Juhani:

I sincerely apologize for my delay in reply- I have been away from the computer of late.

I looked around at the Buckfast Bayern Association website and it seems like quite an ambitious project with stringent standards.

I enjoyed reading how their ethos is centered around Dr. Ruttner's obituary of Brother Adam:

“This is how Brother ADAM has done important things in his life, both for beekeeping practice and for science. His life was characterized by a total dedication to his profession. The full extent of his achievements will only be recognizable as soon as the smoke has evaporated from the current, often not very factual debates.”

I sincerely hope that this breeding stock proves to be a real boon to your operation.

Have a great weekend.

Russ
 

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Eynard, S.E.; Sann, C.; Basso, B.; Guirao, A.; Le Conte, Y.; Servin, B.; Tison, L.; Vignal, A.; Mondet, F. Descriptive Analysis of the Varroa Non-reproduction Trait in Honey Bee Colonies and Association with Other Traits Related to Varroa Resistance. Preprints 2020, 2020070166 (doi: 10.20944/preprints202007.0166.v1).

https://www.preprints.org/manuscript/202007.0166/v1

Abstract

In the current context of worldwide honey bee colony losses, among which the varroa mite plays a major role, hope to improve honey bee health lies in part in the breeding of varroa resistant colonies. To do so, methods used to evaluate varroa resistance need better understanding. Repeatability and correlations between traits such as Mite Non-Reproduction (MNR), Varroa Sensitive Hygiene (VSH) and hygienic behaviour are poorly known, due to practical limitations and to their underlying complexity. We investigate (i) the variability, (ii) repeatability of the MNR score and (iii) its correlation with other resistance traits. To reduce the inherent variability of MNR scores, we propose to apply an Empirical Bayes correction. On the short-term (ten days) MNR had a modest repeatability of 0.4 whereas on the long- term (a month) it had a low repeatability of 0.2, similar to other resistance traits. Within our dataset there was no correlation between MNR and VSH. Although MNR is amongst the most popular varroa resistance estimates in field studies, its underlying complex mechanism is not fully understood. Its lack of correlation with better described resistance traits and low repeatability suggest that MNR need to be interpreted cautiously, especially when used for selection.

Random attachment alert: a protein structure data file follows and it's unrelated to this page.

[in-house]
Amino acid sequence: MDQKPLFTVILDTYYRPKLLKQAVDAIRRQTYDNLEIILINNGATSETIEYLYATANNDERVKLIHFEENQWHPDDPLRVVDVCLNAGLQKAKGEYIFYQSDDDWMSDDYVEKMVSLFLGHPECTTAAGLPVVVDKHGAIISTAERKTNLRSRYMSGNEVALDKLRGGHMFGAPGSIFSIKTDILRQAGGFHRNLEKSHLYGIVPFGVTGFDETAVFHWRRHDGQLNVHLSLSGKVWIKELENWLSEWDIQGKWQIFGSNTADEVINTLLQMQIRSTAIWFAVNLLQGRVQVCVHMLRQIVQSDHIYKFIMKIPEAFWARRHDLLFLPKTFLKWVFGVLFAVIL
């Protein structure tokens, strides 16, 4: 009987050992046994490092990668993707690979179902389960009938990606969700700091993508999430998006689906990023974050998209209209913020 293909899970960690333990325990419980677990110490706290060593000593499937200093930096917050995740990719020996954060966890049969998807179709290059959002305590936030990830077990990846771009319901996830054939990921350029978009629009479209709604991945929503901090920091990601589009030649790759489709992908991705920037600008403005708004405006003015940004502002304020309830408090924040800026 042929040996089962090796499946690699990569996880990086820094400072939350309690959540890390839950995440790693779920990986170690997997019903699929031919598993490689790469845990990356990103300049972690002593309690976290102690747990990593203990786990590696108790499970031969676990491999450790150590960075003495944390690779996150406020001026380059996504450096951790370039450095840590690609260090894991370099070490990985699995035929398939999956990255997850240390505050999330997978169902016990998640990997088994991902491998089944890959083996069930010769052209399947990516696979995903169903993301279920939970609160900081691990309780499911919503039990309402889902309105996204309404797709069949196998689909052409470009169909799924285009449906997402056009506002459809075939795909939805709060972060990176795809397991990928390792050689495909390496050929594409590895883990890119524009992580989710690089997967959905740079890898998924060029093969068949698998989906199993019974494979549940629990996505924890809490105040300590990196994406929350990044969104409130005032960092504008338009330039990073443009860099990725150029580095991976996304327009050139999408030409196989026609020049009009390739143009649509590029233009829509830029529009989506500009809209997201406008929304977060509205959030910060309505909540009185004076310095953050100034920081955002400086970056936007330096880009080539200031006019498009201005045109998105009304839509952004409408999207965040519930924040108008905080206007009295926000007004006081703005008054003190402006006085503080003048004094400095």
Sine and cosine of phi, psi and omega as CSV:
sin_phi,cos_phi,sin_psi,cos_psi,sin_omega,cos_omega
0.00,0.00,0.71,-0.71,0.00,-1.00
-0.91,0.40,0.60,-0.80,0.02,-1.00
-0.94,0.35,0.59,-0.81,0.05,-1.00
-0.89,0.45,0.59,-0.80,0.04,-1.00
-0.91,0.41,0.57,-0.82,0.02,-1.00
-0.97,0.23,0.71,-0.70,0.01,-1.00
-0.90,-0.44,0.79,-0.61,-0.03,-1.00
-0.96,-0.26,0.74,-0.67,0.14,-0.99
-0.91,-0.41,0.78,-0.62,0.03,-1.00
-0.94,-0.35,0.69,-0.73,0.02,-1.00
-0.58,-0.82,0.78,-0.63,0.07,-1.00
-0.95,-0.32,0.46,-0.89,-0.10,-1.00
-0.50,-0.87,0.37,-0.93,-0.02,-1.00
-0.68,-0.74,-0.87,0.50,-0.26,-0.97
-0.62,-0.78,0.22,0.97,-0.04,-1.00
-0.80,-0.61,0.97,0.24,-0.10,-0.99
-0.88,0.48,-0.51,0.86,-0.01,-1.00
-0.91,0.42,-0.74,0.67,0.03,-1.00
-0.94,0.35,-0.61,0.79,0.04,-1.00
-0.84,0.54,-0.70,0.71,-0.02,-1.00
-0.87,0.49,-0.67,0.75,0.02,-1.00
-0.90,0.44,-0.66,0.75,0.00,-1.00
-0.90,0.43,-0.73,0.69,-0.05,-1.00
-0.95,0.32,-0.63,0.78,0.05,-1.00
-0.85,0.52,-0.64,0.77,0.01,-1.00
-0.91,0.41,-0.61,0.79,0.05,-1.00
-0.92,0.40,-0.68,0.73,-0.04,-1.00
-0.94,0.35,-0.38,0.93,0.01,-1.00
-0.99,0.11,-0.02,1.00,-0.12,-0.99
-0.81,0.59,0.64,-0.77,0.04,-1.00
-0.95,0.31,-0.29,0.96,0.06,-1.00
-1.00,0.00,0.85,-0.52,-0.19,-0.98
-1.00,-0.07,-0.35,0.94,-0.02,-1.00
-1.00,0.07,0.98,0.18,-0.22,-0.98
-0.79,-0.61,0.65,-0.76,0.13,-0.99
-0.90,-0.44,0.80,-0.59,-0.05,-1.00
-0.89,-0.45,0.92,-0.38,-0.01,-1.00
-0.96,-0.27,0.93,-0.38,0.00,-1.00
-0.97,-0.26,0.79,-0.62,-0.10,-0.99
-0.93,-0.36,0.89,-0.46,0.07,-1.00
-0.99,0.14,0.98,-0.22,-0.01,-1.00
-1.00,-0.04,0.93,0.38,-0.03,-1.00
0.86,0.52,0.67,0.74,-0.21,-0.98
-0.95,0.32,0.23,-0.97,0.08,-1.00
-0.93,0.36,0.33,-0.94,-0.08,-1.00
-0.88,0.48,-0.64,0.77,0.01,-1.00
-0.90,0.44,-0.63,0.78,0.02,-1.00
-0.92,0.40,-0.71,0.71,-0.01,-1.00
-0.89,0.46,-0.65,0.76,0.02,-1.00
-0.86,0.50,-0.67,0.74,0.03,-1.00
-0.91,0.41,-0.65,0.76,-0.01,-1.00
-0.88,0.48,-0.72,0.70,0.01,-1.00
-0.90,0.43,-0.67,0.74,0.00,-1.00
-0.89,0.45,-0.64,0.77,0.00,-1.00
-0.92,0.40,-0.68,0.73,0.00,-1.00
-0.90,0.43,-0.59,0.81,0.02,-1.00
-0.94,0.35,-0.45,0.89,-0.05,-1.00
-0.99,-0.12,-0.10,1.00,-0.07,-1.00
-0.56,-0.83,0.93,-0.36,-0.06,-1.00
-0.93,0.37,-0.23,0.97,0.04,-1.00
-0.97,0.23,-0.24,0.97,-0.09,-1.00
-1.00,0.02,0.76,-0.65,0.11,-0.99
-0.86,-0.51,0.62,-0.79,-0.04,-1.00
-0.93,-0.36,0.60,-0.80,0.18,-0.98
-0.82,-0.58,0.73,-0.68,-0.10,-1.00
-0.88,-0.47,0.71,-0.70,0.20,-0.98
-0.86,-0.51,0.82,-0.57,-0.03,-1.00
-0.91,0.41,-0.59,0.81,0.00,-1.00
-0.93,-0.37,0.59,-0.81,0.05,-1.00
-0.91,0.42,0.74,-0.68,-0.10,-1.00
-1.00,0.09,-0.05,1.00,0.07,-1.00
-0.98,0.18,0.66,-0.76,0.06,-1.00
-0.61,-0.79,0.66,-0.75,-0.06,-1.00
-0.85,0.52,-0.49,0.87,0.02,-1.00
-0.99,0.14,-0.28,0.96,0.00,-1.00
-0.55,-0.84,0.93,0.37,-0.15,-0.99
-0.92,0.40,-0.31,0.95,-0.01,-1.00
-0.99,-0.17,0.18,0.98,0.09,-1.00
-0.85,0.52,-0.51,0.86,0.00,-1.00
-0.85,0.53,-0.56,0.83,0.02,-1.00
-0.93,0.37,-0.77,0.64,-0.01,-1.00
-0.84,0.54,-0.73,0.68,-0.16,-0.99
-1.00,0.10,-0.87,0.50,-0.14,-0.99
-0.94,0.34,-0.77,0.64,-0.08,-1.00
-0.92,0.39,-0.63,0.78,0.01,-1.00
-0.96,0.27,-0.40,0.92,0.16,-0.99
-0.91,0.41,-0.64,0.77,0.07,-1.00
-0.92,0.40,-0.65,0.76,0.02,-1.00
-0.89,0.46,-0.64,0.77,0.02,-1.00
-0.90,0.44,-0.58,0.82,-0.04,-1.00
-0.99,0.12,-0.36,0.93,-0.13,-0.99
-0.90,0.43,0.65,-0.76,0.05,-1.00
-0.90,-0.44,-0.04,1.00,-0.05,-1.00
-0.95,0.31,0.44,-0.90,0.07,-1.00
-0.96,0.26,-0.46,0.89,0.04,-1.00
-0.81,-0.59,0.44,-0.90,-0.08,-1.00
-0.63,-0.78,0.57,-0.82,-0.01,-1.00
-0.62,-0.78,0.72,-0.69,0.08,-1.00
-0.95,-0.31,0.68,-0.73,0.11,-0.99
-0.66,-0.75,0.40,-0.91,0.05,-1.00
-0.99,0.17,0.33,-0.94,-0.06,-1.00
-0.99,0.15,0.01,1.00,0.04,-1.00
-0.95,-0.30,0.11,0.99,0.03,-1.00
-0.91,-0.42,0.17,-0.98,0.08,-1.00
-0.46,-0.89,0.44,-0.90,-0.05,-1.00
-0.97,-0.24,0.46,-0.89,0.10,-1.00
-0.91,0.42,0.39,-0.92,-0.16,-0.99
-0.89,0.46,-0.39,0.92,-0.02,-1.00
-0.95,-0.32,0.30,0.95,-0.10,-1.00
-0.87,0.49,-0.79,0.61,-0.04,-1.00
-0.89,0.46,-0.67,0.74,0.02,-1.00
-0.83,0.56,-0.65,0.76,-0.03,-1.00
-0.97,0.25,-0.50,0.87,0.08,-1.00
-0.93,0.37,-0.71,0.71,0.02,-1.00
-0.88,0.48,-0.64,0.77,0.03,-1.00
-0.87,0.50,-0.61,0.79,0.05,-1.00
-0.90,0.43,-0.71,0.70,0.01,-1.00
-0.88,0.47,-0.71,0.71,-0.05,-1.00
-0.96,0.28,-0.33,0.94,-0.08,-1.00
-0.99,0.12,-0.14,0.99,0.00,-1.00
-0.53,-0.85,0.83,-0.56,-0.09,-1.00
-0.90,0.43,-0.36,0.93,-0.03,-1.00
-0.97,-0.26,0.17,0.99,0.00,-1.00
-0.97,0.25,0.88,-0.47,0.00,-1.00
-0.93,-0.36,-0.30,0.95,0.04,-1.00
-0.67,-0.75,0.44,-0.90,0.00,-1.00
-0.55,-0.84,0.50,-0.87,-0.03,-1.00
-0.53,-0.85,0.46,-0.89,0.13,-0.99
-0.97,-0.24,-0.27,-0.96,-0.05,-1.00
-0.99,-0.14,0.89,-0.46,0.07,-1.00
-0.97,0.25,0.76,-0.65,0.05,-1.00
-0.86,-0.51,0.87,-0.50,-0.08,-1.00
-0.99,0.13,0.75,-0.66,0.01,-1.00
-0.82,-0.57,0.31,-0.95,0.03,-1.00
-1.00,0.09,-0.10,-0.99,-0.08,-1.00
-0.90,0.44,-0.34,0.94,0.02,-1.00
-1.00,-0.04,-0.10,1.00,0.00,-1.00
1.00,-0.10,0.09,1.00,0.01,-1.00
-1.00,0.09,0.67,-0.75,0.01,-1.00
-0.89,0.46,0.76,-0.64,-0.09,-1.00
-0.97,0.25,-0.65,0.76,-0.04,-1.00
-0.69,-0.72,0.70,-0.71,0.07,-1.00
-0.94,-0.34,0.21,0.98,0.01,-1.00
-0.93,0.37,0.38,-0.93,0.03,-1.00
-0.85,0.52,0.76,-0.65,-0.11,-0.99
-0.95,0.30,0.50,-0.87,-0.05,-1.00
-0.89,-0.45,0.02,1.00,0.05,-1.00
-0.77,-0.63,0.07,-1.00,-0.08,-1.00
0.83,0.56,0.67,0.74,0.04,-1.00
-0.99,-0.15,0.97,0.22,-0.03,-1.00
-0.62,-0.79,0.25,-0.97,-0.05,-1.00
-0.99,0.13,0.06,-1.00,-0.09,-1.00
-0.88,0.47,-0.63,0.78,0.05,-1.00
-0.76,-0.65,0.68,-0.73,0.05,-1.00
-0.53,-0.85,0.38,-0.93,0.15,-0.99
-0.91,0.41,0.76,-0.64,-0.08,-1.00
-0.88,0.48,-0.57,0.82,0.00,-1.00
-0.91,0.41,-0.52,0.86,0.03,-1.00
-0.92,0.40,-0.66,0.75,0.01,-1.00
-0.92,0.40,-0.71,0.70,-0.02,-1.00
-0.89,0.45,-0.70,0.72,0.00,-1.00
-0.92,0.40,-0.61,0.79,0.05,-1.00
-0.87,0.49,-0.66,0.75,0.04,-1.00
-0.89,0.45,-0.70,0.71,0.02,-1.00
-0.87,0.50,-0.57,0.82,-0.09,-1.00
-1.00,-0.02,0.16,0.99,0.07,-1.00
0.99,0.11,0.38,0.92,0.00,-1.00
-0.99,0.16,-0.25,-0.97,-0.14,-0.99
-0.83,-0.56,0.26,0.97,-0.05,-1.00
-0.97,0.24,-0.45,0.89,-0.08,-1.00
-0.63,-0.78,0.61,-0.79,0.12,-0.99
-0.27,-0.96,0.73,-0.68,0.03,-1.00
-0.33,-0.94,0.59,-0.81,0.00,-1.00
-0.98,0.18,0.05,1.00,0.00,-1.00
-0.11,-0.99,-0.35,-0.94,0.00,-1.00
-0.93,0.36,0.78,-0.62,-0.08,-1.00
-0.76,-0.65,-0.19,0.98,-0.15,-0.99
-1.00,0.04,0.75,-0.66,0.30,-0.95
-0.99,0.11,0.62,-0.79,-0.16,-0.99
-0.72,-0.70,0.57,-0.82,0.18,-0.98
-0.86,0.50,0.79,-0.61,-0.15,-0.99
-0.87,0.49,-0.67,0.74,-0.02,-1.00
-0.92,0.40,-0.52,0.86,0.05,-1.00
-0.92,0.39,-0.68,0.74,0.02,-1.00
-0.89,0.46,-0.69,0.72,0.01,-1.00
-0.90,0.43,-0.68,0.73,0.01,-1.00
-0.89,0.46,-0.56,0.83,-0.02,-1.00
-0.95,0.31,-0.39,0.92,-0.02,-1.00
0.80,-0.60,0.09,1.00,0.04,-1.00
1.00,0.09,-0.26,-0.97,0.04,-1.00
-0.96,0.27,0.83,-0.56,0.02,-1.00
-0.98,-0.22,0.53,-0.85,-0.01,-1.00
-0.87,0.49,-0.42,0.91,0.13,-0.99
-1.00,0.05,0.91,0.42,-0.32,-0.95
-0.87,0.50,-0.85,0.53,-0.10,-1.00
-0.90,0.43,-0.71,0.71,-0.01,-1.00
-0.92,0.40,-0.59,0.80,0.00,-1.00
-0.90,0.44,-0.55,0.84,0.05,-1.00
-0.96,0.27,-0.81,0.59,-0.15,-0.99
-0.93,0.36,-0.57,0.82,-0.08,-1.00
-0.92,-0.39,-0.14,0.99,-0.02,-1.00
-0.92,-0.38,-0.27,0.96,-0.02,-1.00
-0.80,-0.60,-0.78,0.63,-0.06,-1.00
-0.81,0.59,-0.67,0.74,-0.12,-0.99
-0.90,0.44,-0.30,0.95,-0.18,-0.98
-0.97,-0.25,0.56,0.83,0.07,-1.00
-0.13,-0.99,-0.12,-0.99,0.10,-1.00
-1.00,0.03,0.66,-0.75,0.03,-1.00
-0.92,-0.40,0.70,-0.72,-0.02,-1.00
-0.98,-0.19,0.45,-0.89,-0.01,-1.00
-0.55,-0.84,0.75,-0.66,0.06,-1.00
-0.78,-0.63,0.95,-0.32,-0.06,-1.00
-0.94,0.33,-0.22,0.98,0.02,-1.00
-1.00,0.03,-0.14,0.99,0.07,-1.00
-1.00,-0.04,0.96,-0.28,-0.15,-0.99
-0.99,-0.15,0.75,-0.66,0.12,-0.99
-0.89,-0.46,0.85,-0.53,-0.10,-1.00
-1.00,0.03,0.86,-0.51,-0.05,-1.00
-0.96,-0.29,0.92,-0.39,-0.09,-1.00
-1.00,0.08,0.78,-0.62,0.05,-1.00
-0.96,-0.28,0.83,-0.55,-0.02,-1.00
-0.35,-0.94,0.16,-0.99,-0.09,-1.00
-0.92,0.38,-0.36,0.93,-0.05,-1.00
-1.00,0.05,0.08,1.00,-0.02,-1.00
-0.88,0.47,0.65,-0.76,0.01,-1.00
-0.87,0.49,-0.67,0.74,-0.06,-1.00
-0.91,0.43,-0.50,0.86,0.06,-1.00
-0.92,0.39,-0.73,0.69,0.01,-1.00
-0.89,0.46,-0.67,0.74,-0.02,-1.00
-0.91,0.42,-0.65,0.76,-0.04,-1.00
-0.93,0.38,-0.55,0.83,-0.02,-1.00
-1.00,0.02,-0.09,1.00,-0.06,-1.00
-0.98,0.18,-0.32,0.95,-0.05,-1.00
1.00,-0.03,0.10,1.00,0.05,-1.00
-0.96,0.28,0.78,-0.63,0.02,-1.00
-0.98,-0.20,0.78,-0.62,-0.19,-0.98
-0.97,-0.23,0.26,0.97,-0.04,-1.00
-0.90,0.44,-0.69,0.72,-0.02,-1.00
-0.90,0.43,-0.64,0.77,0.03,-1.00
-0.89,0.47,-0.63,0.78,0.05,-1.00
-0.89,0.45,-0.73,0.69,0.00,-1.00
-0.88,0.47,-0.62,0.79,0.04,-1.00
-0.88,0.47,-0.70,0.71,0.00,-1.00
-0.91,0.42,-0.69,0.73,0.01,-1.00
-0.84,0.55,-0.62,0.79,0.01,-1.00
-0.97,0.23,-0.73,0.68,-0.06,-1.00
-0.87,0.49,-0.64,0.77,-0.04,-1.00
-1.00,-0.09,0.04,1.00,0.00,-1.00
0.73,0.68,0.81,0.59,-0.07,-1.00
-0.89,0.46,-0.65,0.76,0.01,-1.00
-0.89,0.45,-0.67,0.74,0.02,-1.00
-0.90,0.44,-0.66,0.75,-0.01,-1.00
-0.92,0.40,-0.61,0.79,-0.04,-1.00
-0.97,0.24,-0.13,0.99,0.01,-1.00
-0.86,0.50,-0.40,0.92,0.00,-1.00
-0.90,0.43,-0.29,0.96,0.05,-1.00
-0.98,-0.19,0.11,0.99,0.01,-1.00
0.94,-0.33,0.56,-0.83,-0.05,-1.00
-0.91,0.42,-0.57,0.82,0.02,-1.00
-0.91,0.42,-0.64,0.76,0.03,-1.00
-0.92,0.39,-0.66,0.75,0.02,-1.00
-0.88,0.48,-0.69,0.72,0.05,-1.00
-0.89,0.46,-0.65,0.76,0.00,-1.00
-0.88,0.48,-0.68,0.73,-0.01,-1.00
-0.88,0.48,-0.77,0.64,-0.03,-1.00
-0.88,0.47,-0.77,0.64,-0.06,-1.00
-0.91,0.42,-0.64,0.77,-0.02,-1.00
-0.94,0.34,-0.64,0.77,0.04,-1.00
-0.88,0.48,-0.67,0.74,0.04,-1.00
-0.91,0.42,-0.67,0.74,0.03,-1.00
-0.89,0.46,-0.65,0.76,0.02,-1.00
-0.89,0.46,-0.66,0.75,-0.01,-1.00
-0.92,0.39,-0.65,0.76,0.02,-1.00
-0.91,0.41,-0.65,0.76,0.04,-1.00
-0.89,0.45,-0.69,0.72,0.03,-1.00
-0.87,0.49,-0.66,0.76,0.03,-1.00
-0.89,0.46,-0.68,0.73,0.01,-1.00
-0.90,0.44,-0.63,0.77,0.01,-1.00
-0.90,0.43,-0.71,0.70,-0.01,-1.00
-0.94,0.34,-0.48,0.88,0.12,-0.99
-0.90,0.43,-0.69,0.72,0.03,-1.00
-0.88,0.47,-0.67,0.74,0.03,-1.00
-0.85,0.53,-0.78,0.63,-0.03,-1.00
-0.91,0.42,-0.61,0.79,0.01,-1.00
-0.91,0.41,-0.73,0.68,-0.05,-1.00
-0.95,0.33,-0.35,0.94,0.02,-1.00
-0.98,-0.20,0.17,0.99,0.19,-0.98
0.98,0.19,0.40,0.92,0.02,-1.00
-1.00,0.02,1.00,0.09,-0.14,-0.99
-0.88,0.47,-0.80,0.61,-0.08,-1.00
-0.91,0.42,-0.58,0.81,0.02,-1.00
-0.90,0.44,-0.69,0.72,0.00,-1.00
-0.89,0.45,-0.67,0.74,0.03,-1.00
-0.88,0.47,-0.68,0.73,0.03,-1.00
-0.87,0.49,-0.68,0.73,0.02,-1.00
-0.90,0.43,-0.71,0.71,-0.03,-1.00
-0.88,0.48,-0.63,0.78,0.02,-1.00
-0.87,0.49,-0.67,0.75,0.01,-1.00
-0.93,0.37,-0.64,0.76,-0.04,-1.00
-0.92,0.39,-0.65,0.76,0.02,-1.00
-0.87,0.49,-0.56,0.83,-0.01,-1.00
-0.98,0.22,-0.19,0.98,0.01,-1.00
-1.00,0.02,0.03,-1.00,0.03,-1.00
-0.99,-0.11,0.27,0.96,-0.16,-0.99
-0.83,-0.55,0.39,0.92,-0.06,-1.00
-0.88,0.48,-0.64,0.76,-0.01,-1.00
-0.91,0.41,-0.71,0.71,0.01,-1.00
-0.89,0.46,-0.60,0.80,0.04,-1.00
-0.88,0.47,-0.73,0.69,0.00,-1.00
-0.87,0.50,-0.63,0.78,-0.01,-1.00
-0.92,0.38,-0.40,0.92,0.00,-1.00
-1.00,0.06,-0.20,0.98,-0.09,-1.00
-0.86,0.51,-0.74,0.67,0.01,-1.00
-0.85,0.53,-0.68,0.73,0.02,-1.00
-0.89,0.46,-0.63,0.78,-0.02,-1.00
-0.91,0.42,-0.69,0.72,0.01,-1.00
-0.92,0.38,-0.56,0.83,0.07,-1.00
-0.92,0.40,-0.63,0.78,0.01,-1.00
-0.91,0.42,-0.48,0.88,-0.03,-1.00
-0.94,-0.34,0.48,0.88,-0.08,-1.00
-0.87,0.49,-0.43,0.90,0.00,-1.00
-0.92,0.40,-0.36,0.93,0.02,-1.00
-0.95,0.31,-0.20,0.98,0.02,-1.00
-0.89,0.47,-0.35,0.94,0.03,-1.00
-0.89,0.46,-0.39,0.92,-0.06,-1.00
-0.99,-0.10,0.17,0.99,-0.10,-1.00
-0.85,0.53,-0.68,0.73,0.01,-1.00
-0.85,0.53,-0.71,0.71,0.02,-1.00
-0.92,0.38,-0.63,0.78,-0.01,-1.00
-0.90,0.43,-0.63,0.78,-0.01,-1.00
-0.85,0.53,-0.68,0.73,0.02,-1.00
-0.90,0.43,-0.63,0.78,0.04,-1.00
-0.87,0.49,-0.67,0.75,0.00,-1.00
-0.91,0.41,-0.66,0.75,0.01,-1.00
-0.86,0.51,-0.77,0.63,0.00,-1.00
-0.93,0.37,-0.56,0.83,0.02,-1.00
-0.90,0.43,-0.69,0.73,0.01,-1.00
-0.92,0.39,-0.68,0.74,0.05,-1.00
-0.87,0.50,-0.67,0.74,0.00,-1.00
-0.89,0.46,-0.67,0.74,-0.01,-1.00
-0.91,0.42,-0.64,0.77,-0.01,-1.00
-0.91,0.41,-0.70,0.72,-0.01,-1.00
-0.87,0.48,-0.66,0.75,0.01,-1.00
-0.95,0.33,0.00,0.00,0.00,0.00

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Eynard, S.E.; Sann, C.; Basso, B.; Guirao, A.; Le Conte, Y.; Servin, B.; Tison, L.; Vignal, A.; Mondet, F. Descriptive Analysis of the Varroa Non-reproduction Trait in Honey Bee Colonies and Association with Other Traits Related to Varroa Resistance. Preprints 2020, 2020070166 (doi: 10.20944/preprints202007.0166.v1).

https://www.preprints.org/manuscript/202007.0166/v1
Bernhard:

Thank you for posting this pre-print. I finally had an opportunity to sit-down and read it, and as fate would have it, the final peer-reviewed version looks to have been published yesterday:

https://www.mdpi.com/2075-4450/11/8/492

It appears it was quite a robust study- encompassing 275 colonies over a period of three years. In their description of the experimental design they mentioned, The colonies, originating from diverse sources, were not selected during the experiment and thus only experience natural selection. However, colonies were chosen to allow for varroa resistance inference, which means that some colonies entered the experiment because they had shown resistance or were expected to be resistant. The colonies’ genetic backgrounds were not controlled.

It would be interesting to see how this group fared against the non-selected stock.